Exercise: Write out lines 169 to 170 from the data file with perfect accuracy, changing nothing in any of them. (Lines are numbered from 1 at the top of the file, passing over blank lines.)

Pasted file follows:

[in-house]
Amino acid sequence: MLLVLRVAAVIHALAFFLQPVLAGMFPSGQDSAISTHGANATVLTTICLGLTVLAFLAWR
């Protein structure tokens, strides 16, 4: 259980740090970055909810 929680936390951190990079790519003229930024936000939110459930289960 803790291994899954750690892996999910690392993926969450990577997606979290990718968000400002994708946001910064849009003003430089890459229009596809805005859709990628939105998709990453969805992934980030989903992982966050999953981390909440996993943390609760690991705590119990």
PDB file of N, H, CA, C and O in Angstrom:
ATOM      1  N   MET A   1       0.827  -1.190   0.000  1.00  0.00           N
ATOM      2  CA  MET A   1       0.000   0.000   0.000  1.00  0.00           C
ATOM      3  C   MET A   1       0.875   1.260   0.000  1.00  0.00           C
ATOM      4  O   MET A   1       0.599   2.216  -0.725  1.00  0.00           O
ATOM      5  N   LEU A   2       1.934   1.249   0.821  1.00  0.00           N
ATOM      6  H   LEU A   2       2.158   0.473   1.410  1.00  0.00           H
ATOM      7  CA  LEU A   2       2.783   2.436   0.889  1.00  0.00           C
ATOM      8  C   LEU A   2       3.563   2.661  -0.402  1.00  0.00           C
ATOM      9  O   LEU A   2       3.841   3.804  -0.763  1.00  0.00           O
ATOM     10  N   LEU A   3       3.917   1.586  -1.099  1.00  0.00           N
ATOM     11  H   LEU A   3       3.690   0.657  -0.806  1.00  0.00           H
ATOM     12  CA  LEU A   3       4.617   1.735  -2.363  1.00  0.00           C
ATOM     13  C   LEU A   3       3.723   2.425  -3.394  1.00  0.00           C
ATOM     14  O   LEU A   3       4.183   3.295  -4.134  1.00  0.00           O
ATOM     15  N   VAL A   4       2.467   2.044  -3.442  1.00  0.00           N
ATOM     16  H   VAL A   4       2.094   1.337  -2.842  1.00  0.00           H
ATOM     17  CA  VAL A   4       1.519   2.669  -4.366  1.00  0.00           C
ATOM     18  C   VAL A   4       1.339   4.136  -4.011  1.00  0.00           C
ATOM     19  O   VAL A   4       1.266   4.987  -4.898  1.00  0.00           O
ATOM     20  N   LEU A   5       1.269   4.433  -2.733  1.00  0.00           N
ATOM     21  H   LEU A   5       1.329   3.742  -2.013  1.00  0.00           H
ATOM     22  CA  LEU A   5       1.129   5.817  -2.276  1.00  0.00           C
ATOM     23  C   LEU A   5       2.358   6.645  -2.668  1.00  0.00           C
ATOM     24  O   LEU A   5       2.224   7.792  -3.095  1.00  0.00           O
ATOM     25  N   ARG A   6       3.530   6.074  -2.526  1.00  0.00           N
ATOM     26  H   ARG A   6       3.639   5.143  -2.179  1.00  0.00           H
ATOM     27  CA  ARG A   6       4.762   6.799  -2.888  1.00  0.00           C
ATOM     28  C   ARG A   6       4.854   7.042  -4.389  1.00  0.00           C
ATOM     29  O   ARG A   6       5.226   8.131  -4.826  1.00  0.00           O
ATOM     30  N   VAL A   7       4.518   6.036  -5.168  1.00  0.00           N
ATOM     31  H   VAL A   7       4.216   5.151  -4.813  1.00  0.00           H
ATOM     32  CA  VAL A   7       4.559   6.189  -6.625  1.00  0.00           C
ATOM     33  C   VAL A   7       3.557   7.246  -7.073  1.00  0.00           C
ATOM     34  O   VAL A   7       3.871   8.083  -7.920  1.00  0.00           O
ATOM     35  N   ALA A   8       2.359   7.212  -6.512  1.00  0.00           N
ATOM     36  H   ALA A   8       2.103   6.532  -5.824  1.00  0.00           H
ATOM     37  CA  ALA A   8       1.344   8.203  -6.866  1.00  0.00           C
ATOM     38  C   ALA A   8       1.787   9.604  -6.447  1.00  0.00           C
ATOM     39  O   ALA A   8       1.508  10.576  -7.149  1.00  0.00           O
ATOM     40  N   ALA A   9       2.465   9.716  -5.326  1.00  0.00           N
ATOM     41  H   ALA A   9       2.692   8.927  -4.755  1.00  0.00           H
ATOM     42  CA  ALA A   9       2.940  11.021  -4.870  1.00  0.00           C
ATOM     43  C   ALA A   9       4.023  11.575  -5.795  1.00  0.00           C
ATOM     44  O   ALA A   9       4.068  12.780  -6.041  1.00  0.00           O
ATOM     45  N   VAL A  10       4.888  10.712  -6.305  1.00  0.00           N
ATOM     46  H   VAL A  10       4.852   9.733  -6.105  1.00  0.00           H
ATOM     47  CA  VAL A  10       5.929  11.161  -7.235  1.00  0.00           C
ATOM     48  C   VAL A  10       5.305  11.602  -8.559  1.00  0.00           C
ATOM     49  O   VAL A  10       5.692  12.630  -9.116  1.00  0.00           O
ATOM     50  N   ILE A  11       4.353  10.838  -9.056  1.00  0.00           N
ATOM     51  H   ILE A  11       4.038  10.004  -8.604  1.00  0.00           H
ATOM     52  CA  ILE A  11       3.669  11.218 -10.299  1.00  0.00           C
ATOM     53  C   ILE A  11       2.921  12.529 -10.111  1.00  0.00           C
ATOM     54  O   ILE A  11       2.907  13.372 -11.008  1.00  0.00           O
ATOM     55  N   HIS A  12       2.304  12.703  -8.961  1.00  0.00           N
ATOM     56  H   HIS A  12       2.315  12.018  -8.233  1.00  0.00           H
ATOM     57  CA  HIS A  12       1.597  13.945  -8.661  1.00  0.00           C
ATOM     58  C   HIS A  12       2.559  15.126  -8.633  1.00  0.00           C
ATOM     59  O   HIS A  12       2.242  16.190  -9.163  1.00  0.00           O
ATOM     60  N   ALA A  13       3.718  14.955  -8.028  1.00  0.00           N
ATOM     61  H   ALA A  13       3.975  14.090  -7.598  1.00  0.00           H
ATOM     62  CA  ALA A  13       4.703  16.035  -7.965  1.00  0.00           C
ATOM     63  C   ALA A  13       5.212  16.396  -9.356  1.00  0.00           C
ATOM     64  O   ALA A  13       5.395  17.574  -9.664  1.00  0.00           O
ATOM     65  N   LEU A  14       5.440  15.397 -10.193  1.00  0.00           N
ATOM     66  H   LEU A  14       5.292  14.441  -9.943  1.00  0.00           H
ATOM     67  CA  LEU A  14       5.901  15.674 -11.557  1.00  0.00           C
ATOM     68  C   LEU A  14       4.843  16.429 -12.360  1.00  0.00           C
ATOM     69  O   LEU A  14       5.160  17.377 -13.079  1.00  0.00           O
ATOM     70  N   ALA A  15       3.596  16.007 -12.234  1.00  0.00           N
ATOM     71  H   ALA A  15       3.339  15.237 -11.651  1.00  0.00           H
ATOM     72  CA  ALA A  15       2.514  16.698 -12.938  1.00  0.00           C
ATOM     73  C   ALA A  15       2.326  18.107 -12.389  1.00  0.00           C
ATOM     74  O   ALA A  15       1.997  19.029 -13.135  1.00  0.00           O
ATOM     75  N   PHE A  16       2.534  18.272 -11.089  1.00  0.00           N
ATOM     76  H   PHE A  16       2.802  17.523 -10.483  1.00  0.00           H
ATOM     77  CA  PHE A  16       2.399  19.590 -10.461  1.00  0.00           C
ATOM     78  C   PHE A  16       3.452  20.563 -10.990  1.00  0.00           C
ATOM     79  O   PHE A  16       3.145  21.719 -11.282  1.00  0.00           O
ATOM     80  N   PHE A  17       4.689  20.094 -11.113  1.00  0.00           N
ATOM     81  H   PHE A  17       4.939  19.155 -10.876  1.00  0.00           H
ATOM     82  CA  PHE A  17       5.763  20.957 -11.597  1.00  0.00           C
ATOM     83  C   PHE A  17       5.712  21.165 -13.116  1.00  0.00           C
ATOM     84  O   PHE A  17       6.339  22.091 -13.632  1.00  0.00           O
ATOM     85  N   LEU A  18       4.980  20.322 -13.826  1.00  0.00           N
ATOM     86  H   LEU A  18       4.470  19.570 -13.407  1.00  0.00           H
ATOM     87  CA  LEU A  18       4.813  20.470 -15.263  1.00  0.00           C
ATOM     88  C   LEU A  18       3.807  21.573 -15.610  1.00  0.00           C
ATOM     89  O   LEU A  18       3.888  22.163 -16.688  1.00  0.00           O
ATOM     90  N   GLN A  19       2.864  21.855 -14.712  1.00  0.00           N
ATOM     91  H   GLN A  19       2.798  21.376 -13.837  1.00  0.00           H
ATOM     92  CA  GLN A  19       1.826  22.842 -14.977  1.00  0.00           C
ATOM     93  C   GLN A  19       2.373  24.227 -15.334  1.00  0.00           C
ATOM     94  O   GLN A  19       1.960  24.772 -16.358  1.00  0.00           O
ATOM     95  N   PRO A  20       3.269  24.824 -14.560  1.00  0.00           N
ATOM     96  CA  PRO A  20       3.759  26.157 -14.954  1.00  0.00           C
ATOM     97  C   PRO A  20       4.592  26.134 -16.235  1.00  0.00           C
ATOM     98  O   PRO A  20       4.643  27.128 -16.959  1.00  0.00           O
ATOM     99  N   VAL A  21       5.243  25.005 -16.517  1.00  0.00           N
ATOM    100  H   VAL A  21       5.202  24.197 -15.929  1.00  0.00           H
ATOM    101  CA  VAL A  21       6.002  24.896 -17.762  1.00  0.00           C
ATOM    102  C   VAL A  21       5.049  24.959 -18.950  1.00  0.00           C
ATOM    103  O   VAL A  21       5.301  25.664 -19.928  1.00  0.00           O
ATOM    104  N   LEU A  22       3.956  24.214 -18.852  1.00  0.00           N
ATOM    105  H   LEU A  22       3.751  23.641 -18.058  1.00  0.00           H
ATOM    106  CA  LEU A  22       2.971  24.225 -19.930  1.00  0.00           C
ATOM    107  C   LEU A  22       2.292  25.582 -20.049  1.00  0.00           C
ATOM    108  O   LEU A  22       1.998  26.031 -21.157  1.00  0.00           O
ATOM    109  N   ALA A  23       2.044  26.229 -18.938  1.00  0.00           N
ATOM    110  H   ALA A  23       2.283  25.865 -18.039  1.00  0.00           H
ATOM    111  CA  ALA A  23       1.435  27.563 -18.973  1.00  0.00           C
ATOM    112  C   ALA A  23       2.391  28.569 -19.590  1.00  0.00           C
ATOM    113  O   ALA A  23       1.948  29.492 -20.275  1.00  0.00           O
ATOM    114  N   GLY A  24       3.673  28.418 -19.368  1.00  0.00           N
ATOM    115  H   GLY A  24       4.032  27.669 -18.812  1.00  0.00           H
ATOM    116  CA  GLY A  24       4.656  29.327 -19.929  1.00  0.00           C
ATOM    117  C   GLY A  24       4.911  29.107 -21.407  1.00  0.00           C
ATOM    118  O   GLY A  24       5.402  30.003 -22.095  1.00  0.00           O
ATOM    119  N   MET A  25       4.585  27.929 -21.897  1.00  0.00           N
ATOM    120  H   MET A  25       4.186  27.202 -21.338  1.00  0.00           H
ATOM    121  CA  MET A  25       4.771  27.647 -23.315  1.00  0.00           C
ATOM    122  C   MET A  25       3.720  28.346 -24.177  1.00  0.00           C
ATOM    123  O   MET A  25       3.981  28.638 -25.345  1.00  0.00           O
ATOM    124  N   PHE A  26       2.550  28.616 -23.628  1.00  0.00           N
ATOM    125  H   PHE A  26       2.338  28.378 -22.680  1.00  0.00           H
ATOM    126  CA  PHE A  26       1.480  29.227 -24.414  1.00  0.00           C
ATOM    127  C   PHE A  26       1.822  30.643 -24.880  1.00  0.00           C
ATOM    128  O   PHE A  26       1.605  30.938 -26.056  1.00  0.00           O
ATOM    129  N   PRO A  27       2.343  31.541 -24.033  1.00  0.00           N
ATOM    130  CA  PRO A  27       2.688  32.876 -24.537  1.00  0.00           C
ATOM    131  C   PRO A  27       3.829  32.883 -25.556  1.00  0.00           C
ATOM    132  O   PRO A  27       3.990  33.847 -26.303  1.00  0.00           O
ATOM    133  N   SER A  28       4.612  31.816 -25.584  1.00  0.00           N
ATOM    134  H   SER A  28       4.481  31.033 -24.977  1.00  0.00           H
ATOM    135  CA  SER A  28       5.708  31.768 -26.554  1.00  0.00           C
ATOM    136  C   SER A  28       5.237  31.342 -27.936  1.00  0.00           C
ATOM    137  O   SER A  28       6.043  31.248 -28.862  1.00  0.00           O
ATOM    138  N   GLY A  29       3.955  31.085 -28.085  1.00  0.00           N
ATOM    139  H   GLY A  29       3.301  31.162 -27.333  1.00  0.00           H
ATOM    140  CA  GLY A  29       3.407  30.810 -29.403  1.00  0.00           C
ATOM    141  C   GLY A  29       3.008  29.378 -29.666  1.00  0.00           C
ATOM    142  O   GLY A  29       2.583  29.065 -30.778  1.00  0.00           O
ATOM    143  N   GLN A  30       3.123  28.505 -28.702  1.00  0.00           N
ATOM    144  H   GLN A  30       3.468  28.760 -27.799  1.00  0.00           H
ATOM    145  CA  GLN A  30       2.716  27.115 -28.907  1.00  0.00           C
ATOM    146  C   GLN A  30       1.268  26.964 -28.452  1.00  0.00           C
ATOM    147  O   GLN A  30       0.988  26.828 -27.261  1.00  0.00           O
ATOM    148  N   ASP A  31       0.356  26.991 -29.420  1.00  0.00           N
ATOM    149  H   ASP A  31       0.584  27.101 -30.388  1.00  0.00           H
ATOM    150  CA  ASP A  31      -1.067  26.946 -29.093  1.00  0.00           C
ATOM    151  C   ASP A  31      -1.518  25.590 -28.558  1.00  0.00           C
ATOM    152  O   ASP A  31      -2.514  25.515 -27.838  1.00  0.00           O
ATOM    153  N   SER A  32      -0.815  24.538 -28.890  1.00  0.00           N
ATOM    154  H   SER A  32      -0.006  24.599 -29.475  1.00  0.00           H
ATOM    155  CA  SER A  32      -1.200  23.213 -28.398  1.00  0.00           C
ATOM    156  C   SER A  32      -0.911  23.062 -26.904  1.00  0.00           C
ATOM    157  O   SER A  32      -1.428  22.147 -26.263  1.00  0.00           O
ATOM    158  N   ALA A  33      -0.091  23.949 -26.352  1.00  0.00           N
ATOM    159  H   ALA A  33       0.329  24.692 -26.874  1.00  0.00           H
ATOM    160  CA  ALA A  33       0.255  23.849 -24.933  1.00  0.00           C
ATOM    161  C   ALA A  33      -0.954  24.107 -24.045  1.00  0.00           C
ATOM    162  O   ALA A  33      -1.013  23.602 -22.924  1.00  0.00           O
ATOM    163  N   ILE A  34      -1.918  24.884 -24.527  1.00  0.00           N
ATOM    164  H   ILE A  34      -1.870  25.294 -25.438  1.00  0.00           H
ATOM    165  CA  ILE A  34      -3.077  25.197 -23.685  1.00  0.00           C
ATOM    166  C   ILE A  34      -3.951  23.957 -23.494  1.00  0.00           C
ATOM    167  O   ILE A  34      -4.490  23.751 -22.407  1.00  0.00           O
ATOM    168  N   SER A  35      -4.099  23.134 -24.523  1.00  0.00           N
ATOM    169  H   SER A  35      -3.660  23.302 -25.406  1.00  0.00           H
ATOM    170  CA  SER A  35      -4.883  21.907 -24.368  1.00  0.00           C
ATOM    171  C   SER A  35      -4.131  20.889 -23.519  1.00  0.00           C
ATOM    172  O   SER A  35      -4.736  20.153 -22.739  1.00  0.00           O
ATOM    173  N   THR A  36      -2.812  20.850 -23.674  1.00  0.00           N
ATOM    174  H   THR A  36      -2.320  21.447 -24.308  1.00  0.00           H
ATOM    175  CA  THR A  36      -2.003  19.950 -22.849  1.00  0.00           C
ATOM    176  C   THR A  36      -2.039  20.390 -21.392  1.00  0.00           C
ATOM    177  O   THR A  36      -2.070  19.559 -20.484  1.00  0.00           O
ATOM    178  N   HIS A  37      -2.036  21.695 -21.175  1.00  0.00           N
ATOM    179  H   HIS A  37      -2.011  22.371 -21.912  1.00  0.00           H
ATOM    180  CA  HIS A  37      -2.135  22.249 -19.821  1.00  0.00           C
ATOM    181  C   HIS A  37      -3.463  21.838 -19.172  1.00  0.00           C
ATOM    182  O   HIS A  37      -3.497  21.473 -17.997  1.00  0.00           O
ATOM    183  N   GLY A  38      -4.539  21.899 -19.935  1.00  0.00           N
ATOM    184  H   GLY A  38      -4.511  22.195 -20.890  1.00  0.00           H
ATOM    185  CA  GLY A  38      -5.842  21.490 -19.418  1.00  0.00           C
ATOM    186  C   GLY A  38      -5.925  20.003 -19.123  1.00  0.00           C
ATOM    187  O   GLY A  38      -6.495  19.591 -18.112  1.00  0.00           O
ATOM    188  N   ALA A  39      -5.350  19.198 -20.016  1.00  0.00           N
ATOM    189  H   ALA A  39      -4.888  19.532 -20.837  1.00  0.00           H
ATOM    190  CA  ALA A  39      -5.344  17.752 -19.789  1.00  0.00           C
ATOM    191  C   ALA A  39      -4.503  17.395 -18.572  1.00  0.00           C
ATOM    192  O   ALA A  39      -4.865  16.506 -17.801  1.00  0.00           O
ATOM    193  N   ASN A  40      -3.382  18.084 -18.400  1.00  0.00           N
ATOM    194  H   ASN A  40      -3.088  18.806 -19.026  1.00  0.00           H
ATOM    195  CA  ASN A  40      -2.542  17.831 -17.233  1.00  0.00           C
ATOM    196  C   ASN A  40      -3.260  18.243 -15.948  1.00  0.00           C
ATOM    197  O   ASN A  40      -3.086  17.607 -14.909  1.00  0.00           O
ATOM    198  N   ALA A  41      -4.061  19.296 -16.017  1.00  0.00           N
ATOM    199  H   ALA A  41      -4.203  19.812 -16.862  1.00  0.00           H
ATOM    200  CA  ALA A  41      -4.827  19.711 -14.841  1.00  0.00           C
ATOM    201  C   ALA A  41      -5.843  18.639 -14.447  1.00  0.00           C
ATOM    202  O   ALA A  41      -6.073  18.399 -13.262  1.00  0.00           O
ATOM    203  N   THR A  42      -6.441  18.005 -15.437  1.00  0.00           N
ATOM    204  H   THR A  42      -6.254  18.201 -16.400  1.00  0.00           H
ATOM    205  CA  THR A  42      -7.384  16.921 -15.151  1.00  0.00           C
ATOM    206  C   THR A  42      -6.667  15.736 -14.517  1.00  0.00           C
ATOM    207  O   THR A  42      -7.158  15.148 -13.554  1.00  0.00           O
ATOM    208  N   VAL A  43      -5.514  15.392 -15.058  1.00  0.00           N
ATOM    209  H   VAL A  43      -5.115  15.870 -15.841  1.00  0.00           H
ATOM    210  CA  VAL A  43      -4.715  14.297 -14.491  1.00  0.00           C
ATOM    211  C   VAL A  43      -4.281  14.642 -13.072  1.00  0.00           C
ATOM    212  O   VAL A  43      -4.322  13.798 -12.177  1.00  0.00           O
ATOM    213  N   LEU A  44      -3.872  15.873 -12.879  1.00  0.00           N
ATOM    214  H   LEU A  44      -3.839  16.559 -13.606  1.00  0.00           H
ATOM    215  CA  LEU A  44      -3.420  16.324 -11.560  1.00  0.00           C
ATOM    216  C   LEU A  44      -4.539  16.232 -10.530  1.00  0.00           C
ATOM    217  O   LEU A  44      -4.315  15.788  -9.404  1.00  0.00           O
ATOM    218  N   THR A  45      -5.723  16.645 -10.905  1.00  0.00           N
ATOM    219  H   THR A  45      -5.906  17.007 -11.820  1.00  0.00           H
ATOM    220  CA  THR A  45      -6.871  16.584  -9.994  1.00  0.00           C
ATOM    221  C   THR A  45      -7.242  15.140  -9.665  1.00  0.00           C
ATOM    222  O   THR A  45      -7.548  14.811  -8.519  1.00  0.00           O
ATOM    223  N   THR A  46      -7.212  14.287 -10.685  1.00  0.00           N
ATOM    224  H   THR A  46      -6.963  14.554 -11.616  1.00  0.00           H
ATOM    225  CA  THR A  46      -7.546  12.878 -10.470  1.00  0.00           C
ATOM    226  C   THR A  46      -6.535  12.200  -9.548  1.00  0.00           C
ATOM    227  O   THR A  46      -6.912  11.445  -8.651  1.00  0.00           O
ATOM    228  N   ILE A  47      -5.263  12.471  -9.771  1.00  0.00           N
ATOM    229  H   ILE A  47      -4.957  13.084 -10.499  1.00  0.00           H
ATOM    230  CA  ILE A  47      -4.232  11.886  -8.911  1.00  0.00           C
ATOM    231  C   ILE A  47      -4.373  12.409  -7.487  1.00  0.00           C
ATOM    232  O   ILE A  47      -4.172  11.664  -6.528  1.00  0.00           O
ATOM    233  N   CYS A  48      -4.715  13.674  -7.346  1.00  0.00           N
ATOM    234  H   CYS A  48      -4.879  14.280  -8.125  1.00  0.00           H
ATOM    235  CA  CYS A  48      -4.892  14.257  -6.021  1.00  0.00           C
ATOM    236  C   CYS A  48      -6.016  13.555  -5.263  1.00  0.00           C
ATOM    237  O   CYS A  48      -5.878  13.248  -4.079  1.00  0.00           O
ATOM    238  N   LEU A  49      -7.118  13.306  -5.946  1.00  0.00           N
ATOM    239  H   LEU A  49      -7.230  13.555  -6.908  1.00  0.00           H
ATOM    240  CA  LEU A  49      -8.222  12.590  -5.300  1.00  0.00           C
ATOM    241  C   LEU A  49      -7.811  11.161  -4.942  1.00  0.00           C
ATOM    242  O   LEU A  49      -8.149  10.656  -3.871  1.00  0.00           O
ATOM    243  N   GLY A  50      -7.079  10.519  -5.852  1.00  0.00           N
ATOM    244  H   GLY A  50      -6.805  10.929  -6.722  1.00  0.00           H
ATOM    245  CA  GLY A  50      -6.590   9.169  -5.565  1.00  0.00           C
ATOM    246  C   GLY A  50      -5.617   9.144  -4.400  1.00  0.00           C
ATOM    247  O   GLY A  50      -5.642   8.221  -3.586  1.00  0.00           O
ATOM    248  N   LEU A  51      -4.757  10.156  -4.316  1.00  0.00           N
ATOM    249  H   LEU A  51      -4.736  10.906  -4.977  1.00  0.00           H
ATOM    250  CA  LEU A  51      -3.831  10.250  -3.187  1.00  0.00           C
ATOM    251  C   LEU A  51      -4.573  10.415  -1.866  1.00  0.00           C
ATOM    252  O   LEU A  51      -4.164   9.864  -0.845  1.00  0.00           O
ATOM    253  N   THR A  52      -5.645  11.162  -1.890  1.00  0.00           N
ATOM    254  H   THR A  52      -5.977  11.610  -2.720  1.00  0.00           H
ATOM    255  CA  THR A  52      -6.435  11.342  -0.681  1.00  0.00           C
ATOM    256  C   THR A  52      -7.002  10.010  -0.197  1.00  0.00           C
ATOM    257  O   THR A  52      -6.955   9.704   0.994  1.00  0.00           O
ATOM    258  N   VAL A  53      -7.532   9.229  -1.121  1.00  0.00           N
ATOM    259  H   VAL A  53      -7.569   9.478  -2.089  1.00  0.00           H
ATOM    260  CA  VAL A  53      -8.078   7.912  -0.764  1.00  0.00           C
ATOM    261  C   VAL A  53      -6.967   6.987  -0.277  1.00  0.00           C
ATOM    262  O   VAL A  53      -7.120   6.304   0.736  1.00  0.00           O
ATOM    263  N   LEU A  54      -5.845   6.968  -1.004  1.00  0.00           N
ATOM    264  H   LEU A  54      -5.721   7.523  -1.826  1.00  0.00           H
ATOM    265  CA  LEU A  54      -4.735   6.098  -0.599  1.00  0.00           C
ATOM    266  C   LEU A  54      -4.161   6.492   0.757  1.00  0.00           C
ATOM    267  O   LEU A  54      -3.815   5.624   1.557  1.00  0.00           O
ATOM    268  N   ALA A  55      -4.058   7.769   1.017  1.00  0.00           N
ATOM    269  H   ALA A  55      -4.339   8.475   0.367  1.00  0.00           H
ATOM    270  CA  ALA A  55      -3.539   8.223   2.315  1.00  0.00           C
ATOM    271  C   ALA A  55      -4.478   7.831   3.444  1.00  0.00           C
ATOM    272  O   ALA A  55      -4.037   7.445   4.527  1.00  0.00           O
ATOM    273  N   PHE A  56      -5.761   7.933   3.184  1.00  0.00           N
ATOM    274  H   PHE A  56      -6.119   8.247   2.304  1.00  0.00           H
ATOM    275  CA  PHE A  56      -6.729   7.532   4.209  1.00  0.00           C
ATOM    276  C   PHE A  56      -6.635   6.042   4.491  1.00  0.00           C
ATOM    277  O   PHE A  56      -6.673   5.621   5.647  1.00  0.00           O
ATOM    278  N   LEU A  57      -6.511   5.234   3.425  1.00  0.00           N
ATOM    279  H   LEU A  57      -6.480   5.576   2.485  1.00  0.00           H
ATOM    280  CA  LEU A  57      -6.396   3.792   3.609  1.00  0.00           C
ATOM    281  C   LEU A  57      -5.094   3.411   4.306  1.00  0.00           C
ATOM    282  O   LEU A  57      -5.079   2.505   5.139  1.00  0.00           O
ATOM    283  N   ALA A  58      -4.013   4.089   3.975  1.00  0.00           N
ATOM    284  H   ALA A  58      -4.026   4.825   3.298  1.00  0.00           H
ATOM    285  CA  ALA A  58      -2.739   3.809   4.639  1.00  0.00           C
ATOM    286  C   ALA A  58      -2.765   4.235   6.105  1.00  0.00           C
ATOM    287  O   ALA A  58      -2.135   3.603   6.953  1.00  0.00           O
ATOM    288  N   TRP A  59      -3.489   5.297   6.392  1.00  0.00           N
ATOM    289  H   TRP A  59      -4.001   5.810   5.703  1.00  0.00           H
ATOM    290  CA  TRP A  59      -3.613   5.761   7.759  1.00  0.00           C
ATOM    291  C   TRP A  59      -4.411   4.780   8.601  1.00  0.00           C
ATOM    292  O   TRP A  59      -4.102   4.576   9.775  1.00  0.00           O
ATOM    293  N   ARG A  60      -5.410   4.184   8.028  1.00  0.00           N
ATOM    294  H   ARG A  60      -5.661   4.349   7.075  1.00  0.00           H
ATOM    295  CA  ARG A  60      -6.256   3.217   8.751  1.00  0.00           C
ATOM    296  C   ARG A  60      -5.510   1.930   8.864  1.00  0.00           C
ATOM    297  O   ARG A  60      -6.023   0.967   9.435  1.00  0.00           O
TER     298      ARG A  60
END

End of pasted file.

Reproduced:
ATOM    165  CA  ILE A  34      -3.077  25.197 -23.685  1.00  0.00           C
ATOM    166  C   ILE A  34      -3.951  23.957 -23.494  1.00  0.00           C